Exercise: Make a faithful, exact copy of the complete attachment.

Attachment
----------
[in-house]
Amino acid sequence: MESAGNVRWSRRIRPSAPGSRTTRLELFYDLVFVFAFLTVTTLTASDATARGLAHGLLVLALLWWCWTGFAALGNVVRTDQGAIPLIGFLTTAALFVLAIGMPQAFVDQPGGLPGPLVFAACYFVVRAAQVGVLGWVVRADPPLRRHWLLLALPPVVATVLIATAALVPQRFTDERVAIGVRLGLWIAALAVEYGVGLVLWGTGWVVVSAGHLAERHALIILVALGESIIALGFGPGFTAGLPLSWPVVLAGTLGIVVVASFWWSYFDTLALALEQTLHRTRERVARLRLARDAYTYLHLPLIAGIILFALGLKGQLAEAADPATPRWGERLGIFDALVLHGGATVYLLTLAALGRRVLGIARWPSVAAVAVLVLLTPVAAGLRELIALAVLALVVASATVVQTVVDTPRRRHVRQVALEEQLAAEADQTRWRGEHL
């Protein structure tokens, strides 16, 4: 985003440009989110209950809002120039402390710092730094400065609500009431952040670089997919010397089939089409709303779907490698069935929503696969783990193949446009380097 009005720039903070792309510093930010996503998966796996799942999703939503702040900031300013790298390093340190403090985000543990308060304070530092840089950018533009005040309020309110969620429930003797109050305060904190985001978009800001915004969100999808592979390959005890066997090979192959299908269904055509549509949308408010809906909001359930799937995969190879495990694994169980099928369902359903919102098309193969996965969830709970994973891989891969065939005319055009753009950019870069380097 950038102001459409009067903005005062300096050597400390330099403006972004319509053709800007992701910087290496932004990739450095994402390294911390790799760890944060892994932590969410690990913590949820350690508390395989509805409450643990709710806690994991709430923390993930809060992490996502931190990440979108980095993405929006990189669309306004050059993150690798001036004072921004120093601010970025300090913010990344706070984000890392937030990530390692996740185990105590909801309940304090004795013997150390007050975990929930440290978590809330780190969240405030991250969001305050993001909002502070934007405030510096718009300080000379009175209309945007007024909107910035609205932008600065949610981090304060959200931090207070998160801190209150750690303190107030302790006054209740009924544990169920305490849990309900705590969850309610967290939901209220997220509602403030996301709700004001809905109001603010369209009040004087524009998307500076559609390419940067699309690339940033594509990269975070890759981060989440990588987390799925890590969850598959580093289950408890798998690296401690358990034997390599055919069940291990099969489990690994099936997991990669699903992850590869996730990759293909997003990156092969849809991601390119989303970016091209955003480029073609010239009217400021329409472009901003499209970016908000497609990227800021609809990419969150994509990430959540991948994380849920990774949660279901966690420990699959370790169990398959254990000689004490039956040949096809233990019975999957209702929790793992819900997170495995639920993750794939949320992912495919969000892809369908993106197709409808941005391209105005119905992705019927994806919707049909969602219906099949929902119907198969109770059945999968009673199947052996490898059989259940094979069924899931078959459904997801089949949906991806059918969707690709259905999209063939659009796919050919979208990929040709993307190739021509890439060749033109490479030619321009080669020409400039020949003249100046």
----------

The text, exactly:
[in-house]
Amino acid sequence: MESAGNVRWSRRIRPSAPGSRTTRLELFYDLVFVFAFLTVTTLTASDATARGLAHGLLVLALLWWCWTGFAALGNVVRTDQGAIPLIGFLTTAALFVLAIGMPQAFVDQPGGLPGPLVFAACYFVVRAAQVGVLGWVVRADPPLRRHWLLLALPPVVATVLIATAALVPQRFTDERVAIGVRLGLWIAALAVEYGVGLVLWGTGWVVVSAGHLAERHALIILVALGESIIALGFGPGFTAGLPLSWPVVLAGTLGIVVVASFWWSYFDTLALALEQTLHRTRERVARLRLARDAYTYLHLPLIAGIILFALGLKGQLAEAADPATPRWGERLGIFDALVLHGGATVYLLTLAALGRRVLGIARWPSVAAVAVLVLLTPVAAGLRELIALAVLALVVASATVVQTVVDTPRRRHVRQVALEEQLAAEADQTRWRGEHL
């Protein structure tokens, strides 16, 4: 985003440009989110209950809002120039402390710092730094400065609500009431952040670089997919010397089939089409709303779907490698069935929503696969783990193949446009380097 009005720039903070792309510093930010996503998966796996799942999703939503702040900031300013790298390093340190403090985000543990308060304070530092840089950018533009005040309020309110969620429930003797109050305060904190985001978009800001915004969100999808592979390959005890066997090979192959299908269904055509549509949308408010809906909001359930799937995969190879495990694994169980099928369902359903919102098309193969996965969830709970994973891989891969065939005319055009753009950019870069380097 950038102001459409009067903005005062300096050597400390330099403006972004319509053709800007992701910087290496932004990739450095994402390294911390790799760890944060892994932590969410690990913590949820350690508390395989509805409450643990709710806690994991709430923390993930809060992490996502931190990440979108980095993405929006990189669309306004050059993150690798001036004072921004120093601010970025300090913010990344706070984000890392937030990530390692996740185990105590909801309940304090004795013997150390007050975990929930440290978590809330780190969240405030991250969001305050993001909002502070934007405030510096718009300080000379009175209309945007007024909107910035609205932008600065949610981090304060959200931090207070998160801190209150750690303190107030302790006054209740009924544990169920305490849990309900705590969850309610967290939901209220997220509602403030996301709700004001809905109001603010369209009040004087524009998307500076559609390419940067699309690339940033594509990269975070890759981060989440990588987390799925890590969850598959580093289950408890798998690296401690358990034997390599055919069940291990099969489990690994099936997991990669699903992850590869996730990759293909997003990156092969849809991601390119989303970016091209955003480029073609010239009217400021329409472009901003499209970016908000497609990227800021609809990419969150994509990430959540991948994380849920990774949660279901966690420990699959370790169990398959254990000689004490039956040949096809233990019975999957209702929790793992819900997170495995639920993750794939949320992912495919969000892809369908993106197709409808941005391209105005119905992705019927994806919707049909969602219906099949929902119907198969109770059945999968009673199947052996490898059989259940094979069924899931078959459904997801089949949906991806059918969707690709259905999209063939659009796919050919979208990929040709993307190739021509890439060749033109490479030619321009080669020409400039020949003249100046």